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There has been a lot of ink consumed in recent months in the popular press and online arguing that value investing is dead.

The authors of such claims provide evidence that picking cheap stocks, meaning stocks with low price/earnings (P/E) or price-to-book (P/B), has been ineffective for at least the last five years. They show, for example, that the S&P 500 value ETF underperformed both the S&P 500 (by about 6 per cent) and the S&P 500 growth ETF (by about 8.5 per cent) during that period.

Likewise, a recent study by Merrill Lynch indicates that the cheapest stocks in the U.S. based on P/B averaged 2.3 per cent over the last five years, whereas the most expensive stocks based on P/B enjoyed an 8.5-per-cent return over the same period. Results are similar in Canada.

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What is going on? Is value investing dead or not? It all depends on how one defines value and growth investing.

Investors widely use the terms value stocks and growth stocks, but many do not know what they mean.

Academic researchers sort stocks by P/E, P/B or other valuation metrics, and form a number of portfolios from the sorted stocks. They call the lowest P/E stocks “value stocks” and the highest P/E stocks “growth stocks.”

While academicians do not know which stocks from the value group value investors will eventually buy, they do know that value investors mostly choose stocks from the lowest P/E group and avoid stocks from the highest P/E group. ETFs only roughly adhere to this rule.

But value investing is more than that. Many investors believe that the only thing value investors do is sort stocks by P/E and invest in the lowest P/E stocks, which cannot be furthest from the truth.

Sorting by P/E (or other metrics) is only the first step in the value investing process. Next, value investors value each of the lowest P/E stocks to find their intrinsic value. Finally, they compare the intrinsic value of each stock to the market price. If the stock price is less than the intrinsic value by at least the so-called “margin of safety” (normally around 33 per cent of the intrinsic value), the stock is considered truly undervalued and is worth investing in.

Having said that, however, even buying from the low P/E group of stocks is not true for all value investors. The deep value Ben Graham-style value investors do, but the Buffett-like investors do not necessarily. But let’s leave this discussion for another time and focus on what most of this discussion has revolved around, namely, the Ben Graham-style value investing.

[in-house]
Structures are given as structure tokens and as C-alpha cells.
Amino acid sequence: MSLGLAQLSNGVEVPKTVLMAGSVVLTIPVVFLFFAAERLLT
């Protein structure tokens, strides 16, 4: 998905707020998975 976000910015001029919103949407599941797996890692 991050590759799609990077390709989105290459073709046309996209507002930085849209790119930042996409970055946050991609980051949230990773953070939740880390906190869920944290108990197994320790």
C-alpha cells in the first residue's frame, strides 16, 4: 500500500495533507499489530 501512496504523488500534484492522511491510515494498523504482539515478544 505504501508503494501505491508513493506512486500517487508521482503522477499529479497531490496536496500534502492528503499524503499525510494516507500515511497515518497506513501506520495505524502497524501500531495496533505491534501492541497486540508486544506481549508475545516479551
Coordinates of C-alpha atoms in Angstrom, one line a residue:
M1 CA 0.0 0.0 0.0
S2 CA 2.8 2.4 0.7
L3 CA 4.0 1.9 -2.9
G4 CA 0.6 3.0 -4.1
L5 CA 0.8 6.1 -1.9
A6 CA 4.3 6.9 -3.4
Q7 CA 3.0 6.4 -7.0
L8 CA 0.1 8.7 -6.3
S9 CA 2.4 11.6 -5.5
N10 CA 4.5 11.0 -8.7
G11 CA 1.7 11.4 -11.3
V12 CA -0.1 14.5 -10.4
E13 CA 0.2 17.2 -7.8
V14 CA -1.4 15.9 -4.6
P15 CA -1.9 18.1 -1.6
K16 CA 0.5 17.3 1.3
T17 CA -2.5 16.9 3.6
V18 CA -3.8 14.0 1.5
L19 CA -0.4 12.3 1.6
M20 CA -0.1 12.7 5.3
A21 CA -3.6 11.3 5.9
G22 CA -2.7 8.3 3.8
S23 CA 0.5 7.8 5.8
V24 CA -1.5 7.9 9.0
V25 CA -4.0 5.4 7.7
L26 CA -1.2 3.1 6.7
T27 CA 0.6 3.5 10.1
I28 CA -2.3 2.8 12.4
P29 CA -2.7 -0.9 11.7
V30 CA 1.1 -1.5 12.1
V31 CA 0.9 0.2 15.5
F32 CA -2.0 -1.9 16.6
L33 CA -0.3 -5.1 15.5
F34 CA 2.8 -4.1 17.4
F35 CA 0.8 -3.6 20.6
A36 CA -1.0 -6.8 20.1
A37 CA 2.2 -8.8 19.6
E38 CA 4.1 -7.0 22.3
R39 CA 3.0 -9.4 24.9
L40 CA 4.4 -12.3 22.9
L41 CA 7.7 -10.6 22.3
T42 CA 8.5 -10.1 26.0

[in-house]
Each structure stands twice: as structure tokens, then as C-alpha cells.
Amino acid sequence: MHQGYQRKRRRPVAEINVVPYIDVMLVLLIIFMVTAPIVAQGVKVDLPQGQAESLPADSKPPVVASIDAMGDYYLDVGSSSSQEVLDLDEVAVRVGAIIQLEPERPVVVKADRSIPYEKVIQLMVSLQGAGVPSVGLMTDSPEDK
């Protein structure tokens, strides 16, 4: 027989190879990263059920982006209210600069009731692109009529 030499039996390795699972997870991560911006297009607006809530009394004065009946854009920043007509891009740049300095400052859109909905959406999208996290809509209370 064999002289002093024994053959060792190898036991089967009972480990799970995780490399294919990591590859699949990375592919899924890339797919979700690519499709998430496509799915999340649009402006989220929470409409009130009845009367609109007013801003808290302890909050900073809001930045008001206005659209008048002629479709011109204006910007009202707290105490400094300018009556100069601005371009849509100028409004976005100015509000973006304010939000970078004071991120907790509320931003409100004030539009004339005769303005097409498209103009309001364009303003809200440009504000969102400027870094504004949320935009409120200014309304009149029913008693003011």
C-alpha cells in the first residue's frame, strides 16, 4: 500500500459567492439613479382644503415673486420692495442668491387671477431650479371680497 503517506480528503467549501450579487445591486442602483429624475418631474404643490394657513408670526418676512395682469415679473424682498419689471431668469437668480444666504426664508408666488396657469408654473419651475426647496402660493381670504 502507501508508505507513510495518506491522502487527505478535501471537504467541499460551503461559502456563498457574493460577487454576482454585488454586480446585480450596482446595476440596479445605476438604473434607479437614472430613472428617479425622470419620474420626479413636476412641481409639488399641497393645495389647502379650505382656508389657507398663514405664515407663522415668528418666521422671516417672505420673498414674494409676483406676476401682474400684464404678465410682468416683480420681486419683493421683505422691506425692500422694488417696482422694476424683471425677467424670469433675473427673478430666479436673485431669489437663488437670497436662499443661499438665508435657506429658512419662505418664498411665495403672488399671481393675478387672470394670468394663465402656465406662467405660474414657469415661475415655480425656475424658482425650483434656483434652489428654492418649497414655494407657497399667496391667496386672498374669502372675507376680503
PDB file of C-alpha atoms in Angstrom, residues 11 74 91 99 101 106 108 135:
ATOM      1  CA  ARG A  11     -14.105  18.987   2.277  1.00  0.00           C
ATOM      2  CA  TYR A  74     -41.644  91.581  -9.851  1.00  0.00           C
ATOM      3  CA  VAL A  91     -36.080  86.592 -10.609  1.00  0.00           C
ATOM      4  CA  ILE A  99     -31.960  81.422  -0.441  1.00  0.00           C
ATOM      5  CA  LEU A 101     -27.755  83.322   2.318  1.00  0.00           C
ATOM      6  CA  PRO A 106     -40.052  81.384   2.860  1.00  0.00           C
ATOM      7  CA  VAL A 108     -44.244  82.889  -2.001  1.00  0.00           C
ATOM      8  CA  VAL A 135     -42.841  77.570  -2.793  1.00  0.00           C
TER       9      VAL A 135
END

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Returning to the ETF comparisons: Value ETFs do not meet the value requirements for either value investors or academics.

How is this so?

As indicated above, Ben Graham-style value investors start their analysis with a search process to identify possibly undervalued stocks. This involves looking for stocks which are neglected and/or undesirable. Neglected are stocks that are small cap, have low analyst coverage and low liquidity. Undesirable are stocks with low growth opportunities, low P/E ratio and low P/B.

Value investing is all about finding undervalued stocks, and these tend to be stocks that are smaller, with low analyst following, and low P/E and P/B. However, this is not how ETFs are structured, as they need stocks that are larger and with a lot of liquidity. These tend not to be potentially or truly undervalued stocks. And the results bear this out.

Moreover, P/Es and P/Bs are a function of interest rates. As rates currently converge towards zero, the P/Es and P/Bs of all stocks rise significantly above historical levels. In this setting, companies with very low P/Es and P/Bs tend to be bad companies and investing in them by definition leads to underperformance. My research has demonstrated this clearly.

At the same time, P/Es and P/Bs are also a function of the growth rate of earnings going forward. This relationship can be found in a mathematical formula derived from the equity valuation model taught at every university. Companies have low (high) multiples because markets expect low (high) earnings growth. However, the way growth comes into the mathematical formula implies that high multiple firms are expected to sustain high growth forever; vice versa for low multiple firms. The markets tend to be over-optimistic about growth for high multiple firms and over-pessimistic about growth for low multiple firms. Moreover, growth stocks’ optimistic growth rate assumption interacts with current record-low interest rates. Such interaction benefits growth stocks the most, as their future growth opportunities look very high in present value terms. As a result, particularly in the current interest rate environment, investors tend to overvalue (and overpay for) high multiple firms and undervalue low multiple firms. Hence, the growth stocks’ higher returns.

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Therefore, I have a problem with these writings. They perpetuate a misunderstanding of what value investing is. Value investors indeed buy from the low P/E or low P/B stocks, but they do not buy all such stocks as stocks can have a low P/E (or P/B) simply because they are bad stocks.

George Athanassakos is a professor of finance and holds the Ben Graham Chair in Value Investing at the Richard Ivey School of Business, Western University.

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